By Will Trinkwon
EDS sufferers produce faulty connective tissue, but despite causing serious health problems, the condition is often overlooked by doctors.
It took Rebecca de Coverly Veale, a 28-year-old trainee opera singer from Cardiff, ten years of chronic pain, constant dislocations and overly flexible joints to be diagnosed with EDS.
EDS stands for Ehlers-Danlos Syndromes, a group of rare genetic disorders that cause sufferers to have faulty connective tissue, and a lot about the treatment of the condition can be gleaned from the fact that, in getting a diagnosis in that time span, Rebecca counts herself “very lucky”. A condition still unknown to and dismissed by many doctors, getting diagnosed with EDS can be almost as challenging as having the disorder in the first place. Rare Disease UK puts the average length of time between first showing symptoms and being diagnosed with EDS at nearly 20 years.
Rebecca first started showing symptoms when she was little. Because connective tissue comprises about 40% of the body’s protein, and is present in pretty much every organ, these are diverse and vary between the different EDS types.
Rebecca has the hypermobility type and her first symptom was clumsiness: “I was super clumsy as a kid,” Rebecca says, “and I injured myself a lot. In my teens I was falling over and falling over, but doctors kept on putting this down to ‘oh, she just has a dodgy ankle’, ‘she has a dodgy knee’. During my A levels I was in crutches for most of the year because my knee kept on dislocating.”
At that point, Rebecca’s symptoms were manageable, but, as often with EDS, things got worse. A “straight A student”, Rebecca earned a coveted place studying Engineering at Cardiff University. What should have been the time of her life instead became a time that Rebecca describes as “peak awful”, however, as commuting from halls to lecture halls and the stress of studying, difficult enough for healthy students, proved impossible for Rebecca with her EDS.
“It got to the point where I couldn’t really get out of bed. I was in so much pain and I was exhausted all the time. I was dislocating a lot, three to five times a week. I hit rock bottom.”
After dropping out of Cardiff, Rebecca was finally taken seriously. Her mum, who has since also been diagnosed with EDS, spotted that Rebecca was “knock-kneed,” and after seeing several GPs, a sympathetic doctor referred her to the Royal National Orthopaedic Hospital. There she was diagnosed “within 15 minutes with EDS.”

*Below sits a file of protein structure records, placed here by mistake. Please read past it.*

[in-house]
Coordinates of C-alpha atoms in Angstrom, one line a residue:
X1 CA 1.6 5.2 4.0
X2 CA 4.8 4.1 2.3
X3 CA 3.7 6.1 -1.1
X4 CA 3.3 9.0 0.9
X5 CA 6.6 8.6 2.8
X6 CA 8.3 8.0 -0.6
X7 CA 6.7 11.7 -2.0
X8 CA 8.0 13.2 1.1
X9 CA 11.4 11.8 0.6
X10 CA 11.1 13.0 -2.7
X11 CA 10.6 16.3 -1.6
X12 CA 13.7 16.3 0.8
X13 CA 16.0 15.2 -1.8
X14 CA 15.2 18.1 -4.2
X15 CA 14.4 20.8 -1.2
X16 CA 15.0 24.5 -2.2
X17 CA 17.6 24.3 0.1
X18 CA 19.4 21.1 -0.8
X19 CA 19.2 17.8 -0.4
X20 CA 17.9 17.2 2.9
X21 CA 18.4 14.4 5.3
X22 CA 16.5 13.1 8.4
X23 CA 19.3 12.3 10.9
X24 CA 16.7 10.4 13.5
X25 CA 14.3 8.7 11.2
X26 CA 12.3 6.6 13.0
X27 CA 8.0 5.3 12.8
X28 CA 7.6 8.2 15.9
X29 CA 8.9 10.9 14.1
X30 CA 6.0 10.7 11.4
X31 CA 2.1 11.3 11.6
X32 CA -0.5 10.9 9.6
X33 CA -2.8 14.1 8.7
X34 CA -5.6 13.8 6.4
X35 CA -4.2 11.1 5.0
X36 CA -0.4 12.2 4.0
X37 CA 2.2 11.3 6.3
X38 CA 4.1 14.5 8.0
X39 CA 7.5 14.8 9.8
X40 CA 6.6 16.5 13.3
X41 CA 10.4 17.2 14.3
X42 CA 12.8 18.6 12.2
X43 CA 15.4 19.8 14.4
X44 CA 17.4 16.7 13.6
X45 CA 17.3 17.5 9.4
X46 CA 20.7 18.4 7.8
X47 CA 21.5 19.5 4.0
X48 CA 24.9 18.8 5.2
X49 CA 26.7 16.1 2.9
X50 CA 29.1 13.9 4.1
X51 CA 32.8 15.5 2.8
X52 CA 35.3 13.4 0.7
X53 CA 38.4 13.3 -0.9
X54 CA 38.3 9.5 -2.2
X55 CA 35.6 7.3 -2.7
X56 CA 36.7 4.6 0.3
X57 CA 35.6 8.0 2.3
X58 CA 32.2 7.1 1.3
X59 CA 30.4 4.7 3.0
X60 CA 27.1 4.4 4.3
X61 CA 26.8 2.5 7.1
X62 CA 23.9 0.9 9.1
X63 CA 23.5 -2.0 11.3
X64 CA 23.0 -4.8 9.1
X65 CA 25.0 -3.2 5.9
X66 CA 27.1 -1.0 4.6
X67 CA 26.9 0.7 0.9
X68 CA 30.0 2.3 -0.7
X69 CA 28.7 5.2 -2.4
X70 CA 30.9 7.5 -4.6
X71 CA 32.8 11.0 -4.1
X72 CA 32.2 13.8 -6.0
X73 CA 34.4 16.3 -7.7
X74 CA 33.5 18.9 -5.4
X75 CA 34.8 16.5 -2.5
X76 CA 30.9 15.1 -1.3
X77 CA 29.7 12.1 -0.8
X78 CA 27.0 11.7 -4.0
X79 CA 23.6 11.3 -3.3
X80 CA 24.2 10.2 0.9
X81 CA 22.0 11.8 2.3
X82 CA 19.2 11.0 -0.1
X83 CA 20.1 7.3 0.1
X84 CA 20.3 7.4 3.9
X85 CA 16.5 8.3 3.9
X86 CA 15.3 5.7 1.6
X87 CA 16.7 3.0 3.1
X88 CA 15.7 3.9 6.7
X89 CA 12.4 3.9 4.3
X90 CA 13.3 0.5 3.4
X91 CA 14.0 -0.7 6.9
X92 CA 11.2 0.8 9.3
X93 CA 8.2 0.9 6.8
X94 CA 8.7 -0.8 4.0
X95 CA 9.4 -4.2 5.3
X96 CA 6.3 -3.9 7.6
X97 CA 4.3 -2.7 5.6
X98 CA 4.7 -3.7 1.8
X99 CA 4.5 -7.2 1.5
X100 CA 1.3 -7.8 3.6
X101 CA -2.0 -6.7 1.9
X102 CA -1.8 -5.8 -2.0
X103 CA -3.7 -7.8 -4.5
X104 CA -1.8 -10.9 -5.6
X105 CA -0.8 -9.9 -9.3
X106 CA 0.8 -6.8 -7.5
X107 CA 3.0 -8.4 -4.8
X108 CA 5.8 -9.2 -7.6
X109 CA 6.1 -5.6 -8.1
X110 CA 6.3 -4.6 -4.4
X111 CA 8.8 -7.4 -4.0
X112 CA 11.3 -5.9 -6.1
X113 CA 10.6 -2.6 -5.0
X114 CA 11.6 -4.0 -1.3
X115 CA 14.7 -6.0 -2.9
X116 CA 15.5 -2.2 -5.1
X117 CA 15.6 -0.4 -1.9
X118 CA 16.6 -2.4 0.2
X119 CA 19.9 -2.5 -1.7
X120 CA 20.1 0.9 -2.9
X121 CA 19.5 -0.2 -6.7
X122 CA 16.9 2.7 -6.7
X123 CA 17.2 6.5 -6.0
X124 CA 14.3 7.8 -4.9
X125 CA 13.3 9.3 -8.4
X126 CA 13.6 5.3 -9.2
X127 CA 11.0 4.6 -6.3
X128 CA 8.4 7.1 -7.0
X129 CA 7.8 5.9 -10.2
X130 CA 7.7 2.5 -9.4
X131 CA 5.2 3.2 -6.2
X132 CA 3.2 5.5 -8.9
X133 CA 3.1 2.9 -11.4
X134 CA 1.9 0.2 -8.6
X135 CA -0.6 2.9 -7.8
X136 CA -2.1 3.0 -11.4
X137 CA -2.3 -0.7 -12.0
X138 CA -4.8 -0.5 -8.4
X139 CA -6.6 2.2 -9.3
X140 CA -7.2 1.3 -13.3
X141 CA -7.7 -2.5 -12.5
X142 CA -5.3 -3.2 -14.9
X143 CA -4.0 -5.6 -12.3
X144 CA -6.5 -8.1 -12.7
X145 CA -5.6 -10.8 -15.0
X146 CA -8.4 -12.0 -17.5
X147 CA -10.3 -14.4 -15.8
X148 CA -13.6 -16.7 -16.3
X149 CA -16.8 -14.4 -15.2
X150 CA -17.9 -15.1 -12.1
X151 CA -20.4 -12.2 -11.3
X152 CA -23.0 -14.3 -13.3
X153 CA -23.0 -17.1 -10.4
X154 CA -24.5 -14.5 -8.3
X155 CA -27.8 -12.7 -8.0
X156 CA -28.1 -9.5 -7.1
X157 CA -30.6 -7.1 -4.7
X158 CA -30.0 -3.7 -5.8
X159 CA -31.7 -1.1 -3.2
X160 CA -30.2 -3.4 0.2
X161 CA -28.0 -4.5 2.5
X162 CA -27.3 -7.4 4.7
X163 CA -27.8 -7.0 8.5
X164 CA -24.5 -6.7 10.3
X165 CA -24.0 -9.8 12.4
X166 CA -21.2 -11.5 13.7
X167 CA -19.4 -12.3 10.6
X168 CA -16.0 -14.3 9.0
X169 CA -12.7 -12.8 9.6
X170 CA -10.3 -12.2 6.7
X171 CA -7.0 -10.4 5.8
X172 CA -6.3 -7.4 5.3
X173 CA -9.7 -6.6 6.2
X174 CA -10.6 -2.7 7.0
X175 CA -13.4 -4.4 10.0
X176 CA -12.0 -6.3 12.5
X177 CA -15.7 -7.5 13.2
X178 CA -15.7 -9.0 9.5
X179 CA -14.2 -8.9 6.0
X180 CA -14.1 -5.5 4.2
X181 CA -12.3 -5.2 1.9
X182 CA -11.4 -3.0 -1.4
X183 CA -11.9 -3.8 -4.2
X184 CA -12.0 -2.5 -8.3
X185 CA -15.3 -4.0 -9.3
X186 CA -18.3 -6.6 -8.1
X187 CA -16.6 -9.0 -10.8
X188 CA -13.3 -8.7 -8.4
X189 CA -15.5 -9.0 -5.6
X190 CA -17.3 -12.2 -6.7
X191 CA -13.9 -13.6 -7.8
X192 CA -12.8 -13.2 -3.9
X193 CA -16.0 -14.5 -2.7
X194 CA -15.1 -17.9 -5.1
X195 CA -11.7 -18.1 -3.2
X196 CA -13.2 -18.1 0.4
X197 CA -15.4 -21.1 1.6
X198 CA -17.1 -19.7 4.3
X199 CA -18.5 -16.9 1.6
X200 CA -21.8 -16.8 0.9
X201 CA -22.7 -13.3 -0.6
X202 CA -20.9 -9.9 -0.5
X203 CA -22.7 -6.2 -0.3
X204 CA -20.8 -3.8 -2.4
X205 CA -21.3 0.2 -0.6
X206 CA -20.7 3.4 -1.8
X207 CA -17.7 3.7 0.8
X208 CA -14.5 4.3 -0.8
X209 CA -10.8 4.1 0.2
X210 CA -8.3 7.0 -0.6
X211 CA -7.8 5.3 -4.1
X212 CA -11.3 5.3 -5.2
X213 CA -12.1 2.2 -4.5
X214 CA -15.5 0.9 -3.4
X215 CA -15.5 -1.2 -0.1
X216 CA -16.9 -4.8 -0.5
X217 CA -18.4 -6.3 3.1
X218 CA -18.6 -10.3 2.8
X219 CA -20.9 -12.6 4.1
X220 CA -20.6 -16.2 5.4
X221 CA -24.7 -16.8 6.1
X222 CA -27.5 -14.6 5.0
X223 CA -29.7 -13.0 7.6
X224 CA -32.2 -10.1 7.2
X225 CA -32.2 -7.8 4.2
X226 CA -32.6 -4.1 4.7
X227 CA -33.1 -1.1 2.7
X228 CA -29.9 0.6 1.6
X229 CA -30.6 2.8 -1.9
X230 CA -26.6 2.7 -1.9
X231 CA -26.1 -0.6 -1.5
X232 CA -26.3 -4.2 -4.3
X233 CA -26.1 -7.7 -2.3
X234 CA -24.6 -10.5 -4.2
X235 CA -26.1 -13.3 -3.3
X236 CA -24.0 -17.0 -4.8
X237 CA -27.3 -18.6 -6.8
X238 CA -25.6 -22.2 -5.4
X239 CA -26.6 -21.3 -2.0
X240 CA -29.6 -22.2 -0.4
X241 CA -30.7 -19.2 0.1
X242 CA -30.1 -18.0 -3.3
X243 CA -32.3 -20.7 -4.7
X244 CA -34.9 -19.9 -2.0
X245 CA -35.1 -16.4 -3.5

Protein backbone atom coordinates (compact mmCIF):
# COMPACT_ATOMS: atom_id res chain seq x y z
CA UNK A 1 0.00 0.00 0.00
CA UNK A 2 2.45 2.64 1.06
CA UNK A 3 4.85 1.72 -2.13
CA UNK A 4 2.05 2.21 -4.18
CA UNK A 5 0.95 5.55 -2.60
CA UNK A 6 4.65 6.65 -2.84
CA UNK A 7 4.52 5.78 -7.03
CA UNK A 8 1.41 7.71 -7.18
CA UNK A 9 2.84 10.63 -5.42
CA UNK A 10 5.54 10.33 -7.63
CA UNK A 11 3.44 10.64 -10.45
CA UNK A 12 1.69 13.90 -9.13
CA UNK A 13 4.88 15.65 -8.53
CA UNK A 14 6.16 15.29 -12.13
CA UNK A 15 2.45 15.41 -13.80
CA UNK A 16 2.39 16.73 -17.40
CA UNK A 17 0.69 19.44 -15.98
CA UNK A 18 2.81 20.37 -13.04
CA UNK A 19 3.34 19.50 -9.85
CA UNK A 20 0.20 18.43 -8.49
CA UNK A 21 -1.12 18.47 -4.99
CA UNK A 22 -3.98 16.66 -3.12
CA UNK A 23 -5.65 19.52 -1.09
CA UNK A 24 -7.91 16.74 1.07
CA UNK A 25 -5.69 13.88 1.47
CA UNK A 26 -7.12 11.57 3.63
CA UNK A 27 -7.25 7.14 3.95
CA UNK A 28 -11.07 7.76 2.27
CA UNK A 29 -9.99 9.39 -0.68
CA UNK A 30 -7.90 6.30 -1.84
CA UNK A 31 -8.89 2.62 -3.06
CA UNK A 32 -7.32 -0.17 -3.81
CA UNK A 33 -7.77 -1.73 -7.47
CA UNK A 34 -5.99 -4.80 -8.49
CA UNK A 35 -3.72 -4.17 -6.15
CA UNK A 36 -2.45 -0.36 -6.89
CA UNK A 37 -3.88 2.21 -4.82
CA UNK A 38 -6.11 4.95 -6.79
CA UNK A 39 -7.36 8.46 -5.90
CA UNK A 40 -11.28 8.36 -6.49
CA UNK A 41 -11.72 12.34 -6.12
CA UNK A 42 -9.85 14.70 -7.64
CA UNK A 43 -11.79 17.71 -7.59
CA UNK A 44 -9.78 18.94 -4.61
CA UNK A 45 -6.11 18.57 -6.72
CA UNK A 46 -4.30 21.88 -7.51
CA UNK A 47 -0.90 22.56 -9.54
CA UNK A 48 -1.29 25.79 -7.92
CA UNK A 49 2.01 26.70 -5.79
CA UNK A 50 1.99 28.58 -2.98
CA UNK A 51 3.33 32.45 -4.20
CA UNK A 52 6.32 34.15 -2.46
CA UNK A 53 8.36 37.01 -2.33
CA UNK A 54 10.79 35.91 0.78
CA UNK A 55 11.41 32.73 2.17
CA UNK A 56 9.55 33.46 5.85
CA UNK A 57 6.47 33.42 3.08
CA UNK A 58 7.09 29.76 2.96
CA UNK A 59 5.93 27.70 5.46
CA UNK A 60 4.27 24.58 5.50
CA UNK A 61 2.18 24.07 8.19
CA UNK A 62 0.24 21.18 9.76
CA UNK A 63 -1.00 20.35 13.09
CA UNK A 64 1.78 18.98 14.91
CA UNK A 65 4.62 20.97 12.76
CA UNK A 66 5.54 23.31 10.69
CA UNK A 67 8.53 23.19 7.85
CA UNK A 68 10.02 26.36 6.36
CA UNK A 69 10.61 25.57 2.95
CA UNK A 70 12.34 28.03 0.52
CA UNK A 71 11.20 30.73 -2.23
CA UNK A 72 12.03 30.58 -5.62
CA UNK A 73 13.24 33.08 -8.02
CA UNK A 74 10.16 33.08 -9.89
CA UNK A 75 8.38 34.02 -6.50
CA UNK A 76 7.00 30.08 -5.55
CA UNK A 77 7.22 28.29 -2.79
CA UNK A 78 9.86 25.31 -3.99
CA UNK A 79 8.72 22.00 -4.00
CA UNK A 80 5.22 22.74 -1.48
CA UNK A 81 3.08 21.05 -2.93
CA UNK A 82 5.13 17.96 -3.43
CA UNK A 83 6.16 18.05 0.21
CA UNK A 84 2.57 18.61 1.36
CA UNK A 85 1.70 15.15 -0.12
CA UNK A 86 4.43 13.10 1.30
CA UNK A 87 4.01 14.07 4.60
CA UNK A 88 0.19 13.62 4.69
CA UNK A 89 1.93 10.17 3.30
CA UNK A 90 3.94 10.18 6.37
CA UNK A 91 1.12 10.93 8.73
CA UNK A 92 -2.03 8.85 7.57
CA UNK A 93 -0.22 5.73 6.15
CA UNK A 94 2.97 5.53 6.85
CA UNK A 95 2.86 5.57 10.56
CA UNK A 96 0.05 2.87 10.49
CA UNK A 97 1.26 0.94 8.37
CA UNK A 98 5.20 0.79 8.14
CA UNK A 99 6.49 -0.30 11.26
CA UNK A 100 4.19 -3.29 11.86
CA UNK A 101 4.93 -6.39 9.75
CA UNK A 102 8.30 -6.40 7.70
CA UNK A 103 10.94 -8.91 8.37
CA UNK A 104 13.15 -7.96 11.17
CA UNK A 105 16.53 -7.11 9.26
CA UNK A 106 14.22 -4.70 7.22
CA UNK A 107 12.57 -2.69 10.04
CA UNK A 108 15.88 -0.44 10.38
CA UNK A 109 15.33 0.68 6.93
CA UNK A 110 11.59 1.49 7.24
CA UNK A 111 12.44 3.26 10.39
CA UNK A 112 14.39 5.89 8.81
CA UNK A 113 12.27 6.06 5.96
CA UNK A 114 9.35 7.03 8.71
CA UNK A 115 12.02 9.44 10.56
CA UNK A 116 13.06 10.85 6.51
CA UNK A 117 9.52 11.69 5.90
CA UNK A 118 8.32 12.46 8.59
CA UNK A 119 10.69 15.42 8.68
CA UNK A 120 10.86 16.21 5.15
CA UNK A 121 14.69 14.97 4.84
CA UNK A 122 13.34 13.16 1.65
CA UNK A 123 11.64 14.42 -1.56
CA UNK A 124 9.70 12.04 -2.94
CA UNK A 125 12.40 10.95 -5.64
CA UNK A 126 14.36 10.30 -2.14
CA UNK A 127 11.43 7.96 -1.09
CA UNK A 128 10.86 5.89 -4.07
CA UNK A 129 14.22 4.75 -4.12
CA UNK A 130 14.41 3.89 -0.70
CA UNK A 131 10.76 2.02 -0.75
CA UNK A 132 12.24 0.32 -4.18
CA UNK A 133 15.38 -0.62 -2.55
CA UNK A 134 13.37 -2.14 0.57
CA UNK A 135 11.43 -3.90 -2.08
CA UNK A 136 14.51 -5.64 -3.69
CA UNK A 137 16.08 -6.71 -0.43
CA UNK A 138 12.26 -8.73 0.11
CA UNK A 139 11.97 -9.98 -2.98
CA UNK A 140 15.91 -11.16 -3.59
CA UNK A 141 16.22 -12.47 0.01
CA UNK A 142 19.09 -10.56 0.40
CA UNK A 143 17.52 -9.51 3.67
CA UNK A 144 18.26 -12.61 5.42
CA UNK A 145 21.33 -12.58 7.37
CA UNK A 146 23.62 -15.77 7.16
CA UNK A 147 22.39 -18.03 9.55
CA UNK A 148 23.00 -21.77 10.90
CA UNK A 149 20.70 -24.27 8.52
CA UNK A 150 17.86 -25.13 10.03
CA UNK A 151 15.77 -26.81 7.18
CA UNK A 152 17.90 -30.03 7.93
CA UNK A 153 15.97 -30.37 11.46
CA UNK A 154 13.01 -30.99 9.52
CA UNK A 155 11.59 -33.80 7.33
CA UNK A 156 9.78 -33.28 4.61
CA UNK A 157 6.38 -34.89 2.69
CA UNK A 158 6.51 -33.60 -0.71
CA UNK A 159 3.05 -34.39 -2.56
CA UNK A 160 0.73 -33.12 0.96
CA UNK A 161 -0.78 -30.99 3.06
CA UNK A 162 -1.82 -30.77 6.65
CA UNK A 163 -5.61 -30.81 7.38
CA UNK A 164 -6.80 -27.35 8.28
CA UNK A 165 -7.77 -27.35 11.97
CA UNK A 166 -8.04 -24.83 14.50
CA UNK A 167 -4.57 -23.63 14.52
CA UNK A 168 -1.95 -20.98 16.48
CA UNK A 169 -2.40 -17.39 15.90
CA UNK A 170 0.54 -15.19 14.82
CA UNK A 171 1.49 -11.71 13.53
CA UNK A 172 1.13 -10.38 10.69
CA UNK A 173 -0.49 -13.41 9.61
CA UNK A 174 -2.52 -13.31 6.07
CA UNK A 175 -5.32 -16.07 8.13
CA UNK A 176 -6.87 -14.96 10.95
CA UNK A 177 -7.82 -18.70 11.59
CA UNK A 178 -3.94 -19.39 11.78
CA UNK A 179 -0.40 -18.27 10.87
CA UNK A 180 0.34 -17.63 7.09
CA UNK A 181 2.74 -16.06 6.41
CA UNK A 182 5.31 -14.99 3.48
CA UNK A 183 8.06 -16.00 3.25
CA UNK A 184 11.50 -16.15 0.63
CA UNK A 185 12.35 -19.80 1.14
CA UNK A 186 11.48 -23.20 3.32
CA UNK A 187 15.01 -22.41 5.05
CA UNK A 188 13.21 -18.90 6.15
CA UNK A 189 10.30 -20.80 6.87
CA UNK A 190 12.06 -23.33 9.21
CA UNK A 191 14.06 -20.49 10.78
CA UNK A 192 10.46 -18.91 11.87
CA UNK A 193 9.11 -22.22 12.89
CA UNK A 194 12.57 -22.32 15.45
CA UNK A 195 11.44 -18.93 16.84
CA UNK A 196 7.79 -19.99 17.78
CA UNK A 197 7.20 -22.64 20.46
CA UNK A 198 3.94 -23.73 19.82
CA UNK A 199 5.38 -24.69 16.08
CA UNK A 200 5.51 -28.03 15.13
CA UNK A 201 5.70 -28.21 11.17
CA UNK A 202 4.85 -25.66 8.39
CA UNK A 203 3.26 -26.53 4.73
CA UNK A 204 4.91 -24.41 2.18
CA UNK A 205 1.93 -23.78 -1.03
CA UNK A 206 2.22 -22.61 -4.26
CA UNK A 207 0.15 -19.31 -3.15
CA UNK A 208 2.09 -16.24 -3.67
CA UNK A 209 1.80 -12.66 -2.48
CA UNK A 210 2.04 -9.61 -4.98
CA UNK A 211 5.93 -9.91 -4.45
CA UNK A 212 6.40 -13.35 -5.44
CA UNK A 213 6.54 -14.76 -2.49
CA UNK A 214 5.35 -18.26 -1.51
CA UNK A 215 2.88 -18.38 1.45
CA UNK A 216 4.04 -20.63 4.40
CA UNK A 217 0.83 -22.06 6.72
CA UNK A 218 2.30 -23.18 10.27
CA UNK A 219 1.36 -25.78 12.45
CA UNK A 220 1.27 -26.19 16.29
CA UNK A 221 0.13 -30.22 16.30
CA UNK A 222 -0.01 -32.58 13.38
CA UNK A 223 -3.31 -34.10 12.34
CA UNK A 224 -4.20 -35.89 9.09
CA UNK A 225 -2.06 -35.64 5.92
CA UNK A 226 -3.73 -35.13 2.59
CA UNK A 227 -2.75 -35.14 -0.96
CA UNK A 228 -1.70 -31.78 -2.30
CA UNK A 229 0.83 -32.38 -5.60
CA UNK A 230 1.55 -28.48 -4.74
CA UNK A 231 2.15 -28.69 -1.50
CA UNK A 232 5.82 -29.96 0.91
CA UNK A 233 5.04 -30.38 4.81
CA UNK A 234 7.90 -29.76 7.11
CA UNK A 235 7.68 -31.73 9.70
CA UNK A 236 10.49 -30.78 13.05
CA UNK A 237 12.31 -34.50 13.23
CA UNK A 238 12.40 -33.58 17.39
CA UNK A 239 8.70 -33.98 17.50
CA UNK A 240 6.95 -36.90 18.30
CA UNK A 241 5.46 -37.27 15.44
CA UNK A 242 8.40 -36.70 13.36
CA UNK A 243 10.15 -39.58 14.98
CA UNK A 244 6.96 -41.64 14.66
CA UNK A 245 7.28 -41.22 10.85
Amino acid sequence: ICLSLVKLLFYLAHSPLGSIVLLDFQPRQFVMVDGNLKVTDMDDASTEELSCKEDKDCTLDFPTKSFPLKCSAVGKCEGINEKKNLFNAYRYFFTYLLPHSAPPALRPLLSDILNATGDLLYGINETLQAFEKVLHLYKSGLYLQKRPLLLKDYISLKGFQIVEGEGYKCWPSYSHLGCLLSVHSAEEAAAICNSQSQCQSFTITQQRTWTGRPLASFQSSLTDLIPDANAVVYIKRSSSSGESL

Why does it take so long for EDS sufferers like Rebecca to be diagnosed? The issue is at the heart of The Ehlers-Danlos Society, which raises awareness of the disorder, promotes EDS research and supports sufferers. “The story is the same globally,” says the President and CEO of the Society, Lara Bloom. EDS patients are constantly left waiting huge amounts of time for a diagnosis “during which they became sicker, waiting for long term care.”
“The problem in EDS, and everywhere in chronic and rare disease help,” Lara says, “is that the system is set up to deal with the acute and not the chronic.” Awareness of the disease, although much better than it was, is still relatively low. And while more doctors now acknowledge EDS sufferers’ symptoms, they commonly misunderstand them.
In April 2019, The Ehlers-Danlos Society launched EDS ECHO, a network of knowledge-sharing hubs, to raise awareness and teach more doctors about the disorder. Lara aims to have 1000 EDS-ECHO-mentored experts by 2021.
Jane Gregory has two children with hypermobile EDS and has also had poor experiences with GPs especially. “Awareness is probably better than it was, but I wouldn’t say there’s masses. It’s very difficult to get diagnosed, because nobody’s ever heard of it.” And that is within the medical community. Public response to EDS is much worse, in part because of ignorance, Jane says, and in part because many of the symptoms of EDS, such as chronic pain and fatigue, are invisible.
“If you have a broken arm, or you have cancer, or another illness that’s recognisable, people are much more sympathetic.” Taking her children, now 19 and 25, to parties when they were younger was very difficult. “If they get tired and you say ‘they have to sleep for three hours’, people are looking at you like ‘why are you letting them sleep here? They should be enjoying themselves’.” I was dismissed as “a fussy mother,” Jane says.
What does the future hold for people with EDS?
A combination of the complexity of hypermobile EDS, for which the genetic cause has yet to be identified, and low funding means that the outlook for medical treatments for this strain of the disorder is worse than it should be, although progress is being made. Help for the other types is also distant. However, physical therapy, if done correctly, can help in some cases. Rebecca is again one of the “lucky” ones. Since being diagnosed, a combination of careful management and exercise means that she now lives a “relatively normal life”. She earned a BA in Mathematics from the Open University and is currently studying for a PG diploma in Vocal from the Royal Welsh College of Music & Drama, with an eye on a career as an opera singer. She has worked as a hostess and cook.
But her EDS will be with her for life. “[I often] worry that the choreography of an opera rehearsal is going to make me bed-bound or get me kicked out of the job,” she says. “I’m lucky,” Rebecca says. “But I would love that peace of mind.”